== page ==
3. Shalizi, C. 2011. ‘Scaling and hierarchy in urban economies’. PNAS.

4. Orrell, D. 2012. Economyths, Icon, pp.93-4.

 

26 thoughts on “Requiem for the imperial city

  1. Very thought provoking post Chris…what happens to mega-cities, which are after all complex systems (or even systems of complex systems), when the overarching paradigm moves from non-monotonic affluence/growth to non-monotonic impoverishment/contraction? Clearly, we do not understand the underlying contributors to the mega-city dynamic well enough to predict.

    Something like ‘catastrophic bifurcation’ (as described by David Korowicz in the FEASTA ‘Tipping Point’ paper) seems plausible: “We are particularly interested in the class of transitions called catastrophic bifurcations where once the tipping point has been passed, a series of positive feedbacks drive the system to a contrasting state.”

    So what might constitute tipping points in the life of a mega-city? Well, you point explicitly to one: the change in flux of the underclass that serves the overclass. In fact, that could itself be the bifurcation.

    I suspect that the histories of the great cities of past empires would be a good place to mine for rhymes…

  2. Interesting, that FEASTA thinks of such bifurcations as “catastrophic”? Generally, in nature, when you get runaway positive feedback loops, it tends to be life-preserving to throw in negative feedback loops to force the system back toward some sort of equilibrium.

    Thinking about megacities gives me heartburn. Seeing their pictures, of concrete stretching from horizon to horizon, substitutes for a horror show. I try to avoid it.

    • Vera, I think ‘catastrophic’ implies simply a radical and disruptive change, without any connotations of negativity. And I agree that nature tends to have plenty of balancing feedback mechanisms to rein in the reinforcing ones, else I guess we might not be having this discussions!

      As I understand it, that’s one of the critiques of the NTE folks arguments – that they ignore the balancing mechanisms.

      And I also hear you on the horizon-to-horizon concrete thing – I lived in the heart of Tokyo for a while and that’s exactly that that experience was like…

      – Oz

    • Thanks for that Ruben. I just read the article and am now heading off to vote. Did it persuade me? Hmm, well I guess I’ll have to write a post next week when the dust has settled.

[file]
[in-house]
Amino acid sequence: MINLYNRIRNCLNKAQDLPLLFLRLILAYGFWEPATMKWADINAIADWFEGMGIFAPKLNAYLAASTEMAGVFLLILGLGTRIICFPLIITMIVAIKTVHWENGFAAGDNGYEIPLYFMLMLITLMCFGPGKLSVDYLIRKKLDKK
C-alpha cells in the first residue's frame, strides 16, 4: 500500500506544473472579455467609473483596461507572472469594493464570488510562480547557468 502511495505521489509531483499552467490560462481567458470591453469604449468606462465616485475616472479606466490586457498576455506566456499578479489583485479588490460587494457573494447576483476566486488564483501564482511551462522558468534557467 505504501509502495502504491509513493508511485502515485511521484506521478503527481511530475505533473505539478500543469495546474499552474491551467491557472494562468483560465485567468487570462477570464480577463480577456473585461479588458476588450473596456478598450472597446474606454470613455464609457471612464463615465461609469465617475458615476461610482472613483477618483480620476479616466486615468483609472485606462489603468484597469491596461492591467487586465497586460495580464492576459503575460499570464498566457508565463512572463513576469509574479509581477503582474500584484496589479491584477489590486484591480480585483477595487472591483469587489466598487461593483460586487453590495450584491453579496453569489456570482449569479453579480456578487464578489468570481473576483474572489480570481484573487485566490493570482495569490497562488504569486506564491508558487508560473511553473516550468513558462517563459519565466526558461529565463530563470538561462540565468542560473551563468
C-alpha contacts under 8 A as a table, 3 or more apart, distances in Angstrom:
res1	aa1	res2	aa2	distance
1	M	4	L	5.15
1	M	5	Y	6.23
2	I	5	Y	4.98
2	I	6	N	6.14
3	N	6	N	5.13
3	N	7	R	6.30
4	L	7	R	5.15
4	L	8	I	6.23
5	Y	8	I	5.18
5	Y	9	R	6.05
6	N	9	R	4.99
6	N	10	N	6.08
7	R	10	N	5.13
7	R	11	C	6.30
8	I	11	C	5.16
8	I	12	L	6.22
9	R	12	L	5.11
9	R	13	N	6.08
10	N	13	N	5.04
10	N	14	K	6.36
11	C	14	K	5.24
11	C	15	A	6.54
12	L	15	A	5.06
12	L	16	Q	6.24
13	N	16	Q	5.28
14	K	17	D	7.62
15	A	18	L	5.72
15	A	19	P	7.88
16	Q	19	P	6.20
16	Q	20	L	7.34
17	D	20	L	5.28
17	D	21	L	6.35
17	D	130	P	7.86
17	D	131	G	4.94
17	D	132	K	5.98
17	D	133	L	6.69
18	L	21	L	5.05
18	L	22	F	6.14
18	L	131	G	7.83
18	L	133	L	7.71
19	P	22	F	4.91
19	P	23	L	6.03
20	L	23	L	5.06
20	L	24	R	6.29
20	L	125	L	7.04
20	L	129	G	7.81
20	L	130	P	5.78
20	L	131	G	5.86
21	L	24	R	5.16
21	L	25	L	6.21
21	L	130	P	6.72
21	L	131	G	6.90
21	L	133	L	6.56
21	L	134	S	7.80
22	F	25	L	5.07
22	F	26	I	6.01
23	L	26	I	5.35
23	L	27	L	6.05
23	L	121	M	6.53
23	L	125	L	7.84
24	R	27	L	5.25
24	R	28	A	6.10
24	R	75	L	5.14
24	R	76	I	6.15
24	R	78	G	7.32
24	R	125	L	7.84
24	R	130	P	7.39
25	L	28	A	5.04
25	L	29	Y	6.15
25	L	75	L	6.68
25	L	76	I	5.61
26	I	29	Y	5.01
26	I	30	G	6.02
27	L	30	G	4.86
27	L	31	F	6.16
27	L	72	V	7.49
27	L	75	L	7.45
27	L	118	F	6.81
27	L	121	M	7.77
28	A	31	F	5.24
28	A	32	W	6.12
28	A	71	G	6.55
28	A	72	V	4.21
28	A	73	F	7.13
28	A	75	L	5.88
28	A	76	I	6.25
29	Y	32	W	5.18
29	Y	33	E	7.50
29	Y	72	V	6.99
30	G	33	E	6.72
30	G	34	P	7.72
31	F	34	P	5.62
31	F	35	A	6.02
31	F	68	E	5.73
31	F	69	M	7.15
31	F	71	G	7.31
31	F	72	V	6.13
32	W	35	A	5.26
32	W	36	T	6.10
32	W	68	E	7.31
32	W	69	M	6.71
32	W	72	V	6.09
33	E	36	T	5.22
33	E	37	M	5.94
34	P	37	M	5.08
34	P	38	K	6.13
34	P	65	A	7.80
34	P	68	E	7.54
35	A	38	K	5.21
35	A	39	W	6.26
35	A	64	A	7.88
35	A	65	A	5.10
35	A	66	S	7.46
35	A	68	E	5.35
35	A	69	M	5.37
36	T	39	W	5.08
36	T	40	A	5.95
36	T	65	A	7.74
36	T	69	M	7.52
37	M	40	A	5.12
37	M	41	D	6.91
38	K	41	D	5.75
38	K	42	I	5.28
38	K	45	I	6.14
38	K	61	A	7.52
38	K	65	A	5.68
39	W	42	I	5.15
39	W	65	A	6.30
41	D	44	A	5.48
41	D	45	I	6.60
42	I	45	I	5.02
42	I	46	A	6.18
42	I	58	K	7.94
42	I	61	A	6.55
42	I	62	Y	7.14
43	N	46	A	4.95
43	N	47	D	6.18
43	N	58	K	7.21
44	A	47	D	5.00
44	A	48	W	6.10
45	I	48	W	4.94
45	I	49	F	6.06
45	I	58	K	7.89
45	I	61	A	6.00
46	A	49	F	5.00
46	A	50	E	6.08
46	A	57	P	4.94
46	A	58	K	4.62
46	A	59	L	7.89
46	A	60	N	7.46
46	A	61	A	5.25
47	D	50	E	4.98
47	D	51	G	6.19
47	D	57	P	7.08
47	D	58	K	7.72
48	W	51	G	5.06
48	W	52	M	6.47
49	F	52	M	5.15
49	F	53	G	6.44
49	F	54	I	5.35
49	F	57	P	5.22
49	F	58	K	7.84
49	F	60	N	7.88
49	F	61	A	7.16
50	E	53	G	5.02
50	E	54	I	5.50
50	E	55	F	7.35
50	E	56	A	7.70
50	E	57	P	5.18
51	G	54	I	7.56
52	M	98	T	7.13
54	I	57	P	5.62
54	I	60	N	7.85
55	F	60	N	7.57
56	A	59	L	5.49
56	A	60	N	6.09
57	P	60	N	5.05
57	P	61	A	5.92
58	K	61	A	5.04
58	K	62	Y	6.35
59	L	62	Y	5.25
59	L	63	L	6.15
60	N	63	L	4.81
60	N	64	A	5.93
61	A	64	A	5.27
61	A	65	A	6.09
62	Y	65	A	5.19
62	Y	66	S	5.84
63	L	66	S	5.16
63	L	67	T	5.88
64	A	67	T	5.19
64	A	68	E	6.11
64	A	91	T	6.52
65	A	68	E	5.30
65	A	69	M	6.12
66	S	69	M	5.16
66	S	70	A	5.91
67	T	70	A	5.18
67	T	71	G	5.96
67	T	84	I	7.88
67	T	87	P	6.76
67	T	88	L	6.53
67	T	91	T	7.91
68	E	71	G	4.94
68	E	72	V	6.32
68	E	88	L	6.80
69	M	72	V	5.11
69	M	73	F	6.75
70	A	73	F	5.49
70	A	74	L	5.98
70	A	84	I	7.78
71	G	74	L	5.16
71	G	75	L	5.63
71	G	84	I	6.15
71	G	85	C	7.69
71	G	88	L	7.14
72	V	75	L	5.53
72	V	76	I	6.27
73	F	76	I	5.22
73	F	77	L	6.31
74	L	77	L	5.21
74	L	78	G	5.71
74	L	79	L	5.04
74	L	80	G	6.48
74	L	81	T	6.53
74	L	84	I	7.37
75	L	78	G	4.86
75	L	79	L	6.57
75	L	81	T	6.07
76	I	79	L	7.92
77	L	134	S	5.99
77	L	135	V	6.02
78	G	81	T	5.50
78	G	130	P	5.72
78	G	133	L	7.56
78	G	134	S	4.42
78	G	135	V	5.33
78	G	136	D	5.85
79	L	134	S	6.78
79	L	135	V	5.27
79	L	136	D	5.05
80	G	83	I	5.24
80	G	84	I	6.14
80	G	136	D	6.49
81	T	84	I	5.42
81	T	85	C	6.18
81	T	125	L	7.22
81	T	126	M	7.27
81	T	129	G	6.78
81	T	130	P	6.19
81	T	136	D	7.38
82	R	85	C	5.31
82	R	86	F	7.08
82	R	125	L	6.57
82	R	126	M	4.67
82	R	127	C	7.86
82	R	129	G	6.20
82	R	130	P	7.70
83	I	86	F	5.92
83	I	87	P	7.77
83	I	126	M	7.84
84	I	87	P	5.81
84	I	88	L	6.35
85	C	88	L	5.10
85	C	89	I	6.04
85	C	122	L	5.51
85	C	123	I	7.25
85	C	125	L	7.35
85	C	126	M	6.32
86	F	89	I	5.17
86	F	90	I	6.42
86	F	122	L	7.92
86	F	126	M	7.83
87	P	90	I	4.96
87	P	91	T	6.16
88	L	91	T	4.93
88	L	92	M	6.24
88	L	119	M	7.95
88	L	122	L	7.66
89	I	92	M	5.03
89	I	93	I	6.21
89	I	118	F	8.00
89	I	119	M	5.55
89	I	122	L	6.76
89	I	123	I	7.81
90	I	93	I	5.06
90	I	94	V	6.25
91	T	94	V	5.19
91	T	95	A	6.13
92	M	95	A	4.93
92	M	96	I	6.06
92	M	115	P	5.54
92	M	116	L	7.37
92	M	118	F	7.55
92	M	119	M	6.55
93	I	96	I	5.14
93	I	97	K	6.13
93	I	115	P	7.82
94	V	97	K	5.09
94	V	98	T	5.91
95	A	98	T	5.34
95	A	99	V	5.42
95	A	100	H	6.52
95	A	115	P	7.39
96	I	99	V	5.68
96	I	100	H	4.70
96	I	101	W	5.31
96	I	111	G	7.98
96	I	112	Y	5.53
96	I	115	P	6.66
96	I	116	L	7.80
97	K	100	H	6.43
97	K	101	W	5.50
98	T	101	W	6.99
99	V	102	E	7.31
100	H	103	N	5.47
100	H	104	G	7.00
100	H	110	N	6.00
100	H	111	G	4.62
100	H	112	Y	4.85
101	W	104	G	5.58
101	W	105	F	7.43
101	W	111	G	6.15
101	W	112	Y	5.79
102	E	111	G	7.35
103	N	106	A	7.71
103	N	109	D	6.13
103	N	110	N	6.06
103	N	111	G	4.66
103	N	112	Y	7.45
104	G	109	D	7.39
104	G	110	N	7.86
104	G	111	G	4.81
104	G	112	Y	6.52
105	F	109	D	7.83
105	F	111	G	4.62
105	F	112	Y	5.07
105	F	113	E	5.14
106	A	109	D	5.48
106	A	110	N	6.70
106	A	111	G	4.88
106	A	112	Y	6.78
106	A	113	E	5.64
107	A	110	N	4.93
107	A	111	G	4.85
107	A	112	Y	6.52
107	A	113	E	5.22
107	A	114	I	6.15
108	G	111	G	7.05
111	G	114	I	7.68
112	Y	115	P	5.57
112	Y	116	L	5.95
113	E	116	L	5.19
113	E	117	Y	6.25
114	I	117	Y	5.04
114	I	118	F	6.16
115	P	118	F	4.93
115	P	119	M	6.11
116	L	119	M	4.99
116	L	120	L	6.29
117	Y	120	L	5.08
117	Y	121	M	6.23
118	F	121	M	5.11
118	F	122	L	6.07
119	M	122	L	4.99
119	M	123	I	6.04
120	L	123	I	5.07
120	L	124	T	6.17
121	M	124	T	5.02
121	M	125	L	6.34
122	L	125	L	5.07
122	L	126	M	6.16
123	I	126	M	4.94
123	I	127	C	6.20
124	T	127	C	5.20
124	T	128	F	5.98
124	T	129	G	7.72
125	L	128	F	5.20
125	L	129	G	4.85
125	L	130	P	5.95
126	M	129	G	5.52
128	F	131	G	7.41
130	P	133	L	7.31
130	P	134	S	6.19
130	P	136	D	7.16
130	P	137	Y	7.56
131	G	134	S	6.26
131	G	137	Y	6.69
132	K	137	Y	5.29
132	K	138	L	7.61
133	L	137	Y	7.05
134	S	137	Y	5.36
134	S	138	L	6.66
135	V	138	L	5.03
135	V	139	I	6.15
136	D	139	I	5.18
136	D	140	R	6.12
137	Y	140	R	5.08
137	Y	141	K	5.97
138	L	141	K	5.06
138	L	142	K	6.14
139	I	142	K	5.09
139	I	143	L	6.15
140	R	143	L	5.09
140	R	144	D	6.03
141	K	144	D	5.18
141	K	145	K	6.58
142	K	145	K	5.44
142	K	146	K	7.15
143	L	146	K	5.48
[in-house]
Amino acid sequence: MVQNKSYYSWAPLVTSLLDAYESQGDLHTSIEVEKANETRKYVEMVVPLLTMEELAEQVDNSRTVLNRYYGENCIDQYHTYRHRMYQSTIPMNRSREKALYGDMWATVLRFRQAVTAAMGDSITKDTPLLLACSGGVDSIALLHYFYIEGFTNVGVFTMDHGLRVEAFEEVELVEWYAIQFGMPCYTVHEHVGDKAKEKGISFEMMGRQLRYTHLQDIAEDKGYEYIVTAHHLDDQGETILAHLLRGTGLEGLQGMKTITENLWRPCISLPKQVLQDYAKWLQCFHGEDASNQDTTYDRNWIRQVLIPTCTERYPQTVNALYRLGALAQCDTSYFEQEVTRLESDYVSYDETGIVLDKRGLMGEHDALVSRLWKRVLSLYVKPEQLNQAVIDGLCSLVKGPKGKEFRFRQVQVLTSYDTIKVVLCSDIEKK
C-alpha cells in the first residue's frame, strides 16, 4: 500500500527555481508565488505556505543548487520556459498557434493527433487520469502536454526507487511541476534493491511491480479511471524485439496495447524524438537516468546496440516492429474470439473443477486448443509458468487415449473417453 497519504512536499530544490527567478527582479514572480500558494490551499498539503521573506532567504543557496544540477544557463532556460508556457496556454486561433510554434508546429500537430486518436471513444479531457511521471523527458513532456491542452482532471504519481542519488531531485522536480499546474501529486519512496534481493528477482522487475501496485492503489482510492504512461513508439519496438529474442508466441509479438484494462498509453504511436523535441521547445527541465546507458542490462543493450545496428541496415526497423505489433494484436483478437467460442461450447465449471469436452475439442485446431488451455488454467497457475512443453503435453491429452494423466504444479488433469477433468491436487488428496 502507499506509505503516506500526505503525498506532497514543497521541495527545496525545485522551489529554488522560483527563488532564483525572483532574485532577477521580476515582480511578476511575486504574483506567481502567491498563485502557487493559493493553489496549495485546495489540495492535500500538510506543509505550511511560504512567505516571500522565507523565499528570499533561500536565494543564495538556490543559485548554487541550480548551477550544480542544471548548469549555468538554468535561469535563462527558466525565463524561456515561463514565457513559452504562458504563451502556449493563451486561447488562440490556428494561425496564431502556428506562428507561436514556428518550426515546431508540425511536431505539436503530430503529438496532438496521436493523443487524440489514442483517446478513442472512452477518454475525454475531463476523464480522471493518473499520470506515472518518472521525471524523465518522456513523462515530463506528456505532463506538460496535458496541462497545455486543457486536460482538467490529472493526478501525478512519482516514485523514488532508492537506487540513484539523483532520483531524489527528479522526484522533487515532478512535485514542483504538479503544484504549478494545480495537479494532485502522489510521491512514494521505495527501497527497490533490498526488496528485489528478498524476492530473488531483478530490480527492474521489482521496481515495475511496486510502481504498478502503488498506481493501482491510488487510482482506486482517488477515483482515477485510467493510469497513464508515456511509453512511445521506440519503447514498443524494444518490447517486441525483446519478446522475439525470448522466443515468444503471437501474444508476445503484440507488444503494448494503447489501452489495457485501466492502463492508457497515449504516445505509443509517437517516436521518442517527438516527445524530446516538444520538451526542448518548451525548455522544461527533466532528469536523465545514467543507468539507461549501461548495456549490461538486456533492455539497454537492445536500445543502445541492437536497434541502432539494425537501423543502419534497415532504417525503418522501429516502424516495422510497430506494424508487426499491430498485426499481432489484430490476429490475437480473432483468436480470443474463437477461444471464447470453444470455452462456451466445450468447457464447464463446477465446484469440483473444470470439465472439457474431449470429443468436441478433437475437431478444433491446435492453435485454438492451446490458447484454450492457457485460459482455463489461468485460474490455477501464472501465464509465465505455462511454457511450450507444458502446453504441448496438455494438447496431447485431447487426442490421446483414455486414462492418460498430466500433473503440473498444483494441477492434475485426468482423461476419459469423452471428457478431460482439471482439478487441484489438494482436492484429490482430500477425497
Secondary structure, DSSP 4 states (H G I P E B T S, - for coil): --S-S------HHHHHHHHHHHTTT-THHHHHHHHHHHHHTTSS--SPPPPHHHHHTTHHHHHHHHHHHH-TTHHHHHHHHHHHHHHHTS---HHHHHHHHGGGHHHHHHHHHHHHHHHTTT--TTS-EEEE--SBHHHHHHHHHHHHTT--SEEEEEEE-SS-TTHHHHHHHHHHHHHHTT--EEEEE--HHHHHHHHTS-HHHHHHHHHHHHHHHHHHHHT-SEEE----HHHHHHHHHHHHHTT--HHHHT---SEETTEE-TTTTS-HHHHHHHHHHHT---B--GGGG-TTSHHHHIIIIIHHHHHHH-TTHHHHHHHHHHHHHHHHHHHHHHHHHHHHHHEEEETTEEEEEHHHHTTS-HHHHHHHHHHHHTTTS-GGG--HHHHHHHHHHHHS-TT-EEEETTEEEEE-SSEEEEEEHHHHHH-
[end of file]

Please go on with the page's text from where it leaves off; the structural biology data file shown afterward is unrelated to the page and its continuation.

• Even though I know I have no dog in this fight it feels as though the outcome is significant enough to me personally that I’ve been watching anxiously for the result. Then I run across this notion (from some other EU folk I suppose):

        Hug a Brit
        In recent weeks some Europeans have been carrying out a “hug a Brit” campaign, in an attempt to convince the U.K. to stay.

        One small problem: Not all Brits like to be hugged

        end quote

        So now a distant quibbler feels he has to ask – are you a hugging Brit, or a non-hugging Brit? Hope the eventual outcome suits you.

        • I’m a non-hugging Brit, I’m afraid – but online hugs are OK, so thanks for the sentiment. To be honest, neither outcome will really suit me. Guess I’m also an ornery Brit… I realise that a lot of non-Brits (and non-Europeans) who roughly share my leftish, localish, agrarian perspective favour Brexit, and have some good reasons for doing so. On the other hand, immersed in the local politics of it as I am here, I’m not sure those reasons will best be served in the long term by a Brexit vote now. Ah well, we’ll soon see how the cards lie…

          • Our local yellow press is running a front page picture of English upper class people burying their heads in their hands. And complaining about our stock market.
            And probably expecting someone to shed a tear – but who exactly?

          • “And probably expecting someone to shed a tear – but who exactly?”

            Well, quite – looks like we’re about to find out what it’s like being an insignificant little country in a big, bad world run by WTO rules. I predict some heads in hands among the Brexiters imminently.

  3. Detroit, Michigan is an interesting modern case of post-industrial decline; its population dropped from 1.8 million to about 700,000 in a couple of decades. A lot of effort goes into clearing away abandoned housing. Some of that land is returning to small scale farms. I haven’t found a good account of where all the former residents went.

  4. Ha, excellent – you’ve read my statement the other way round 🙂
    I still applaud the decision. Stating that one needs the EU because one can’t rely on one’s parliament (i.e. populus) to make adequate decisions in tough times is unbecoming of a British citizen.
    Those times are here anyway, and a City banker’s head in his hands to me is merely an image of a child who’s lost a toy, not of an adult concerned for the future of someone other than himself.

    Re WTO – that’s the last frontier, right?
    Shouldn’t someone start gnawing away at its duty-free-tax-free bones?

    • “Stating that one needs the EU because one can’t rely on one’s parliament (i.e. populus) to make adequate decisions in tough times is unbecoming of a British citizen.”

      Just to be clear – I don’t think that’s something I’ve said, if that’s your implication. What I’m saying is that you make your bed and lie in it. Though I’m not sure I accept the notion that anything in particular becomes a British citizen. And our parliament is scarcely a populus – but more on that in due course.

      Yes, someone should certainly start gnawing at the WTO’s bones – but I think the mistake a lot of anti-neoliberal, pro-Brexit folk are making is that Brexit somehow makes this more likely.

      Still, every cloud has a silver lining, and I do agree with you that there’s a certain grim satisfaction to be had from witnessing the horror of the business class.